Columba of Rieti
Blessed Columba of Rieti, O.S.D.
|Dominican Sister, virgin and mystic|
|Born||2 February 1467|
Rieti, Umbria, Papal States
|Died||20 May 1501 (aged 34)|
Perugia, Umbria, Papal States
|Venerated in||Roman Catholic Church|
|Beatified||25 February 1625 by Pope Urban VIII|
|Attributes||Dominican tertiary receiving the Eucharist from a hand reaching down from heaven; Dominican tertiary with a dove, lily, and book, or a wreath of roses, cross, lily, and a rosary|
|Patronage||Against sorcery; against temptation; Perugia, Italy|
Columba of Rieti, (Italian: [ˈrjeːti] (listen); 2 February 1467 – 20 May 1501) was an Italian religious sister of the Third Order of St. Dominic who was noted as a mystic. She was renowned for her spiritual counsel, devotion to the Blessed Sacrament, and fantastic miracles were attributed to her. She was beatified by the Catholic Church in 1625.
Columba was born Angelella Guardagnoli, the daughter of a poor family in the Umbrian city of Rieti. Legend states that when she was born, angels gathered around her house, singing, and that during her baptism, a dove flew down to the font. From then on, no one referred to her as Angelella, but as Columba (dove). As a small girl, Columba learned to spin and sew repairing the clothes of the local Dominican friars. She was educated by Dominican nuns. As a teenager, she prayed to discern her vocation in life and received a vision of Christ on a throne surrounded by saints. She took this as a sign to dedicate herself to God, and so she made a private vow of chastity, and spent her time in prayer. When it was revealed that her parents had arranged a marriage for her, she cut off her hair and sent it to her suitor as a way of letting him know where her real interest lay.
Columba suffered from an eating disorder, a form of religiously-motivated self-starvation called anorexia mirabilis. Anorexia mirabilis was well known in Columba's time, when it was not seen as a medical emergency or mental illness as it would be today, instead revered as a symbol of one's piety. Ultimately, the disease caused her death in 1501, at the age of 34. Additionally, Columba was known to engage in acts designed to cause her physical pain, such as at the wearing of a hairshirt and sleeping on thorns. It's possible that she may have been influenced by Catherine of Siena, an earlier Italian Dominican saint, who suffered from anorexia mirabilis; she refused to eat to the point of starvation and died at the age of 33. Also, like Catherine, Columba cut her hair short to avoid marriage.
Columba became a Dominican tertiary at age 19. She was reputedly given to ecstasies, during one of which her spirit toured the Holy Land. She was much sought after as a spiritual counselor. It is said that citizens from the city of Narni tried to kidnap her so she could be their miracle worker, but she escaped. The same townsfolk were later to fight to retain their own townswoman and mystic, Lucy of Narni.
Upon an interior prompting that she should leave Rieti, Columba wandered away, having no concept of where she was going. Along the way she was arrested in Foligno as a vagrant. The bishop there ordered her to go to Perugia and to found a Third Order convent, which she did, but only against the strong objections of the citizens of Foligno and Rieti who wanted her for their own towns. She worked with the poor extensively in Perugia, so much so that her sanctity reportedly incensed Lucrezia Borgia for years. At one point Borgia had even issued a complaint accusing Columba of practicing magic. On the other hand, Pope Alexander VI, Lucrezia's father, held Columba in high regard. He consulted her and received a severe admonition to repent from her.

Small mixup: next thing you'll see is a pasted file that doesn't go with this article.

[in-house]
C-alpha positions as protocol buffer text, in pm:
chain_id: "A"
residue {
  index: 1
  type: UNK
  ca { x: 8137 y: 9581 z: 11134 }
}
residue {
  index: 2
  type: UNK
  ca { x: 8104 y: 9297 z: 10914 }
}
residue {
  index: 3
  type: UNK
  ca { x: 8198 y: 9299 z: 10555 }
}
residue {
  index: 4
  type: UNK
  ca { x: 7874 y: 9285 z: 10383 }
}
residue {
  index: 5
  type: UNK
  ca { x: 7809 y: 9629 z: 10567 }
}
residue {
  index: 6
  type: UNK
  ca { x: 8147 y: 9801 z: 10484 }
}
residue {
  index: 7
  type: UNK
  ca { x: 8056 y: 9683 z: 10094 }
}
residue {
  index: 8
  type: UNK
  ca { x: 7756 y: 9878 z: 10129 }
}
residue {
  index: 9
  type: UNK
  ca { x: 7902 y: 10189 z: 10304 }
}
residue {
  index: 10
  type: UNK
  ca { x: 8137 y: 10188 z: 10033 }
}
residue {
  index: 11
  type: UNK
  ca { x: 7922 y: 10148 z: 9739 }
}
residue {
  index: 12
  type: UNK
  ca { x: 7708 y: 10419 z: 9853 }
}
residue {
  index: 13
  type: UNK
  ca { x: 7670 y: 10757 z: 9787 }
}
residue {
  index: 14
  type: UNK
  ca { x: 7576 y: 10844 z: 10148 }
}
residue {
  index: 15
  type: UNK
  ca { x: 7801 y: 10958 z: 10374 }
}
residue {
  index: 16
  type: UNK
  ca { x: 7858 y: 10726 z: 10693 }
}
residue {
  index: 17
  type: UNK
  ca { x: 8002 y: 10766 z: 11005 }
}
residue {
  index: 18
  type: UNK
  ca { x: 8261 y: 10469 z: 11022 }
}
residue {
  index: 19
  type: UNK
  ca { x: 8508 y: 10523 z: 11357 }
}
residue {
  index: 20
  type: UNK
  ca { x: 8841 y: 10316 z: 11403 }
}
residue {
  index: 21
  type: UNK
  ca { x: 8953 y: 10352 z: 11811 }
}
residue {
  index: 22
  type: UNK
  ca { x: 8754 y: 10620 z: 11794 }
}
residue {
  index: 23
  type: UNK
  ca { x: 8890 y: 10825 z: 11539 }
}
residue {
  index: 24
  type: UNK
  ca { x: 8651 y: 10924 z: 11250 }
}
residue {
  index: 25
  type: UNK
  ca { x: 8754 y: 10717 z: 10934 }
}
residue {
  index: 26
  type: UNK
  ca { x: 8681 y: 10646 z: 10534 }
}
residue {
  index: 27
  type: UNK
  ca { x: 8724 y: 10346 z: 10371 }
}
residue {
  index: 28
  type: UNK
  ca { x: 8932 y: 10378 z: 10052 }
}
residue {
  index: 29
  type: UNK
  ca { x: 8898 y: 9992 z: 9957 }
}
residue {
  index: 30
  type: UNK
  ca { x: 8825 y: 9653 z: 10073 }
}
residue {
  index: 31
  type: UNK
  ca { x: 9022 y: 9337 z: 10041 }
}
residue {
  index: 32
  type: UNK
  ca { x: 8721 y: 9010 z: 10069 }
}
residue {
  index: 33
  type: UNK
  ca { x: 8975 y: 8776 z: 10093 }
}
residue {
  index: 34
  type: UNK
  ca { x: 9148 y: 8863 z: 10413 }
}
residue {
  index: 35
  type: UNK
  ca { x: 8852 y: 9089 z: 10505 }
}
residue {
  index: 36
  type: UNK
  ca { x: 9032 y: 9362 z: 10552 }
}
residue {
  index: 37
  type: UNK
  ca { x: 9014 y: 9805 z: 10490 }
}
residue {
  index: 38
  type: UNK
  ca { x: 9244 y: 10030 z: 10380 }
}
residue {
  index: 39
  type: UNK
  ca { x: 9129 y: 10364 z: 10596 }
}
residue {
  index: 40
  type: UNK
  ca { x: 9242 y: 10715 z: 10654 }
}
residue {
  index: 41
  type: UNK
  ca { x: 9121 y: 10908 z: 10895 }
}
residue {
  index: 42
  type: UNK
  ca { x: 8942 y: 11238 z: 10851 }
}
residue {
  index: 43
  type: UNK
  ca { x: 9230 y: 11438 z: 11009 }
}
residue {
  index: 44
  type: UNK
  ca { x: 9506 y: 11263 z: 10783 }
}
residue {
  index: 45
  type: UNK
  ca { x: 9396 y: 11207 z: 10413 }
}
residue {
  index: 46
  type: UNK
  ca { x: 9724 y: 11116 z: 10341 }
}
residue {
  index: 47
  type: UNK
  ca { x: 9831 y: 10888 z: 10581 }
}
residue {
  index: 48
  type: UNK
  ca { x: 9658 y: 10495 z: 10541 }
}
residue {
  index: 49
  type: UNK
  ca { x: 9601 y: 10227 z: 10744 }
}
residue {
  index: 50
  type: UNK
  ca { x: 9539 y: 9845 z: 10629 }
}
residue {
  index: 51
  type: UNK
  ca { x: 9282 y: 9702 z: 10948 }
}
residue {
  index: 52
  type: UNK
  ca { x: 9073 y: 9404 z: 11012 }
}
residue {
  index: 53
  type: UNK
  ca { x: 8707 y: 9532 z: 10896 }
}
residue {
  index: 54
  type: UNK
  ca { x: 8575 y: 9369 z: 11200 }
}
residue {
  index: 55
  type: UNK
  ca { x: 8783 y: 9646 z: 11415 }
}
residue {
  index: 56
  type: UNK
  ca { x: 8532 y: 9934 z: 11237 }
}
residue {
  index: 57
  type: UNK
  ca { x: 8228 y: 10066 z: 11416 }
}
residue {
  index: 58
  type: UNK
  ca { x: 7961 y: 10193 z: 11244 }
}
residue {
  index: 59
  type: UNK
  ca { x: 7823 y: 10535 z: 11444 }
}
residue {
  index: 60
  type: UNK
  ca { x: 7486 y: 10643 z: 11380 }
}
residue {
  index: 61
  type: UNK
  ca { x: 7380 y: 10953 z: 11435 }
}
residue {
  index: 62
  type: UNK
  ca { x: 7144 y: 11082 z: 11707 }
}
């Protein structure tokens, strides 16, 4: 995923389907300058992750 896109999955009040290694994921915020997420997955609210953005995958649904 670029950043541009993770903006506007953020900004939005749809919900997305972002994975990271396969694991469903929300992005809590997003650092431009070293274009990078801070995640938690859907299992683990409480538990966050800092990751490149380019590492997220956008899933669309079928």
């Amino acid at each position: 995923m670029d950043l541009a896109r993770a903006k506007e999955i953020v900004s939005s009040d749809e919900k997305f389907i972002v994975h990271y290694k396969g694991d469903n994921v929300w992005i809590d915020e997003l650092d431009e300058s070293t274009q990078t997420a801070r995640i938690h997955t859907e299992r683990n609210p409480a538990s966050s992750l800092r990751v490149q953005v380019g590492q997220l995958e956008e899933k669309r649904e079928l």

Columba spent eleven years as prioress in Perugia, dying on 2 May 1501, at the age of 34. Legend says that at the moment of her death, her friend and fellow Dominican tertiary, Osanna of Mantua, saw Columba's soul as a "radiance rising to heaven." The whole city turned out for her funeral, which was paid for by the city fathers.
Notes and references
- Weinberg, Cybelle; Cordás, Táki Athanássios; Albornoz Munoz, Patricia (April 2005). "Saint Rose of Lima: an anorexic saint in Latin America?". Revista de Psiquiatria do Rio Grande do Sul. 27 (1): 51–56. doi:10.1590/S0101-81082005000100006. ISSN 0101-8108.
- Walker Bynum, Catherine (1988). Holy Feast and Holy Fast: The Religious Significance of Food to Medieval Women. University of California Press. pp. 146–148. ISBN 0520908783.
- "Miniature Lives of the Saints – Blessed Columba of Rieti". CatholicSaints.Info. 2015-02-24. Retrieved 2018-10-31.
- Farmer, David Hugh (1997). The Oxford dictionary of saints (4. ed.). Oxford [u.a.]: Oxford Univ. Press. p. 93. ISBN 0-19-280058-2.
- "Bl. Columba of Rieti | Saint Kateri Tekakwitha Parish - Irondequoit, NY". www.kateriirondequoit.org. Retrieved 2018-10-31.
- Saint of the day : lives, lessons & feasts. Foley, Leonard, 1913-1994., McCloskey, Patrick. (6th rev. ed.). Cincinnati, Ohio: St. Anthony Messenger Press. 2009. ISBN 9780867168877. OCLC 318672837.CS1 maint: others (link)
- McNamara 2010. Harv error: no target: CITEREFMcNamara2010 (help)
- Works cited
- Ashley, Benedict M, "Columba of Rieti", Blessed Osanna d'Andreasi and Other Renaissance Italian Dominican Women Mystics, archived from the original on March 20, 2008, retrieved June 18, 2010
- Jones, Terry, "Columba of Rieti", Patron Saints Index, retrieved June 18, 2010
- McNamara, Robert F (20 February 2007), "Bl. Columba of Rieti", Saints Alive, St. Thomas the Apostle Church, archived from the original on 10 December 2007, retrieved June 18, 2010
- Herbermann, Charles, ed. (1913). Catholic Encyclopedia. New York: Robert Appleton Company. .